Traverse City Record-Eagle

Archive: Saturday

January 25, 2014

Stabenow: Farm Bill will pass, and soon

TRAVERSE CITY — U.S. Sen. Debbie Stabenow said passage of the Farm Bill is imminent and northern Michigan farmers will be pleased with the final version of the legislation.

“This is very good for Michigan,” Stabenow told the Record-Eagle this week. “Our cherry growers, our apple growers, blueberries, all of our specialty crops, fruits and vegetables, will love this bill.”

Stabenow, a Democrat, chairs the Senate Committee on Agriculture, Nutrition & Forestry. She said the legislation could be approved by Congress within a few weeks, and end years of gridlock in Congress over the nation’s most important agricultural policy tool.

The estimated $1 trillion bill has been halted mostly because of differences between Democrats and Republicans over the Supplemental Nutrition Assistance Program, commonly referred to as food stamps.

Stabenow said Republicans and Democrats are furiously negotiating this week the final details of a Farm Bill with the intent of producing legislation that can pass Congress. She said legislators are keenly aware the public’s patience with Washington, D.C. leaders’ failure to pass the legislation ran out long ago.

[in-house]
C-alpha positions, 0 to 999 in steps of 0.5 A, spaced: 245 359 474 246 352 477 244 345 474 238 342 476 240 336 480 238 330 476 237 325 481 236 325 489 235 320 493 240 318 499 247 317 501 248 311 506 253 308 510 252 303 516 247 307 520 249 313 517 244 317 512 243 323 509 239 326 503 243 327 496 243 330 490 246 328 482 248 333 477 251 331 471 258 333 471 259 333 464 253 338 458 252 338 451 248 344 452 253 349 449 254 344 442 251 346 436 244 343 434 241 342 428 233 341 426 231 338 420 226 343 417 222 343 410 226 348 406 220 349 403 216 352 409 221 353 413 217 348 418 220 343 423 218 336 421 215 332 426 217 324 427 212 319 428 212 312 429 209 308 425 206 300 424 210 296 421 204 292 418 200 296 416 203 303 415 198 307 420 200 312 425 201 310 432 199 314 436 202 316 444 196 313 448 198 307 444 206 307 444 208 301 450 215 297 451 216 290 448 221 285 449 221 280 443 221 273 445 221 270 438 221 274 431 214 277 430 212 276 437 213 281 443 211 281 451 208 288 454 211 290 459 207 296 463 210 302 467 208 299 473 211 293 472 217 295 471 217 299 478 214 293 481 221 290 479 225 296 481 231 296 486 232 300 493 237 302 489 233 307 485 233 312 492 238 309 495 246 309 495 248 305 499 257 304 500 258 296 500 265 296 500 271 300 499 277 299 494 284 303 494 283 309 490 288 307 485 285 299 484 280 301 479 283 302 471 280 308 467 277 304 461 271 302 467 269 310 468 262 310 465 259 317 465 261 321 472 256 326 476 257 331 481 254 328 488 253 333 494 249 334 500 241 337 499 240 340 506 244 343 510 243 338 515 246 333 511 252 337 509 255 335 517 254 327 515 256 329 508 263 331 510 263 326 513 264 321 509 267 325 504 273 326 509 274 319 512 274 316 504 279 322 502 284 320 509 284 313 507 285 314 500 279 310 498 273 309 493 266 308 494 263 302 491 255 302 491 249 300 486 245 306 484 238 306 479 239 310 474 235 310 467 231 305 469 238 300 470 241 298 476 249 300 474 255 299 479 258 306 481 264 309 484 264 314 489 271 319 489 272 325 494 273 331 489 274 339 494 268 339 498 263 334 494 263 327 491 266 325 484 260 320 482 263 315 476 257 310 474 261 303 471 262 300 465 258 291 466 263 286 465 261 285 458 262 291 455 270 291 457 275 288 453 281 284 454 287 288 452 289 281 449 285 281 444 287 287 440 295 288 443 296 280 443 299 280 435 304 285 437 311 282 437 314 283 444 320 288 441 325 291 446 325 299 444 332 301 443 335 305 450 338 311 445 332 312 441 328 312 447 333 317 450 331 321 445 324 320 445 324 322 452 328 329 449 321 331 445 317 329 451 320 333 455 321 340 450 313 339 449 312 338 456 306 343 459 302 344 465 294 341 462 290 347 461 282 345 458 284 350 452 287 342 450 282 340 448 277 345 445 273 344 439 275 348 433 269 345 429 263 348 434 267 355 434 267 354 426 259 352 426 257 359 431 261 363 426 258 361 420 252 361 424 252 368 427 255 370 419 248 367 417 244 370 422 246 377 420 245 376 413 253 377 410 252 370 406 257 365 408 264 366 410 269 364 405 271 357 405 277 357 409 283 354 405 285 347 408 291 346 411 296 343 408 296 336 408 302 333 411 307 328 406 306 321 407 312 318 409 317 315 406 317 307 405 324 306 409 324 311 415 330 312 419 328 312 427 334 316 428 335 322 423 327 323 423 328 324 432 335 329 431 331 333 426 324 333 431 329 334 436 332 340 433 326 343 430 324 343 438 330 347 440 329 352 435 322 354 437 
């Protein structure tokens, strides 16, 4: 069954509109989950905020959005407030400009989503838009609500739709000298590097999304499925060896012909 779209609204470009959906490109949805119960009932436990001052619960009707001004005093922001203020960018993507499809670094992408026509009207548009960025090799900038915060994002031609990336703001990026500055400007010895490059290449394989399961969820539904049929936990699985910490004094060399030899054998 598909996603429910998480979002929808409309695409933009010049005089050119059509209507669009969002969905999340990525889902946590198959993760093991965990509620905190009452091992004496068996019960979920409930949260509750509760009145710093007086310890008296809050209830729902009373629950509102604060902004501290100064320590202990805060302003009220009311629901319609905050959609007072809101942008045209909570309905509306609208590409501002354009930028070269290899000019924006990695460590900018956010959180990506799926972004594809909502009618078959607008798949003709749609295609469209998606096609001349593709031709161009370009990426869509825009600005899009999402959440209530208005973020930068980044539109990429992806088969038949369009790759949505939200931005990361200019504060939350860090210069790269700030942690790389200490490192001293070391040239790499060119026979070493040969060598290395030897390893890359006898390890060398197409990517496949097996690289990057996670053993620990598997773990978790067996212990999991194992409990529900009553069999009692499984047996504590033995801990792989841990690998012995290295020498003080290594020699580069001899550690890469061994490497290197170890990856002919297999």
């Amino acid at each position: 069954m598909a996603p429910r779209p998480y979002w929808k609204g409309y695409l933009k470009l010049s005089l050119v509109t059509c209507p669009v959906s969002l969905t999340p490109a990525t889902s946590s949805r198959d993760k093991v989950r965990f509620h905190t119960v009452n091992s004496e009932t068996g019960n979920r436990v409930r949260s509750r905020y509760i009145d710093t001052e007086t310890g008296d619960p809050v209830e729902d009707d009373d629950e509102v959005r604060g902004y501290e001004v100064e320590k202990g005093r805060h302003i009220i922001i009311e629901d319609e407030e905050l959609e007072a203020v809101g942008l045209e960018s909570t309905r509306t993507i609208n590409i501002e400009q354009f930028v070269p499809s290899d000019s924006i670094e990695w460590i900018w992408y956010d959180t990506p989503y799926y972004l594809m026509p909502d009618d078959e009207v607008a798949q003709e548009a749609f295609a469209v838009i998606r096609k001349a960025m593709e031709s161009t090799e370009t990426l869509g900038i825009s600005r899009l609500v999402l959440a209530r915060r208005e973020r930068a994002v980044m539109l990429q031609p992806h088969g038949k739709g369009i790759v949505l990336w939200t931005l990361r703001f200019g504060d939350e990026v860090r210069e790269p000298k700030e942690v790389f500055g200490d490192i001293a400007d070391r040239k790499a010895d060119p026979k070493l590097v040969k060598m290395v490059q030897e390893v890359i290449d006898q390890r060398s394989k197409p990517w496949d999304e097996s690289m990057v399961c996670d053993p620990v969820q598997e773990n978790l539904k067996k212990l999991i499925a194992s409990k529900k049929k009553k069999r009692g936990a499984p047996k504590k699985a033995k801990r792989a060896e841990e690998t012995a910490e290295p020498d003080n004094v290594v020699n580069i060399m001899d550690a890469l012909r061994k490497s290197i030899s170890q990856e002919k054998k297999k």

“Are you kidding me?” Stabenow said. “Nobody is more frustrated than me. I absolutely guarantee you there is not one person who is more frustrated than me.”

Stabenow expects the final version to “strengthen support for organics, which is a growing sector of agriculture. It also strengthens funding for farmers markets, local food systems ... all of those things are strengthened.”

The Farm Bill will allow for new regional partnerships for funding Great Lakes conservation issues. Perhaps most significant to farmers is the elimination of direct subsidies, which will be replaced by enhanced crop insurance programs.

“No one is going to get a payment just because they grow something,” Stabenow said. “They would have to have a loss, so we have strengthened crop insurance. The (insurance) cost is shared through the Farm Bill. The farmer pays about half, we pay about half, and you don’t get any payout unless you have loss. We also, by the way, are creating crop insurance for fruits and vegetable growers.”

 

 

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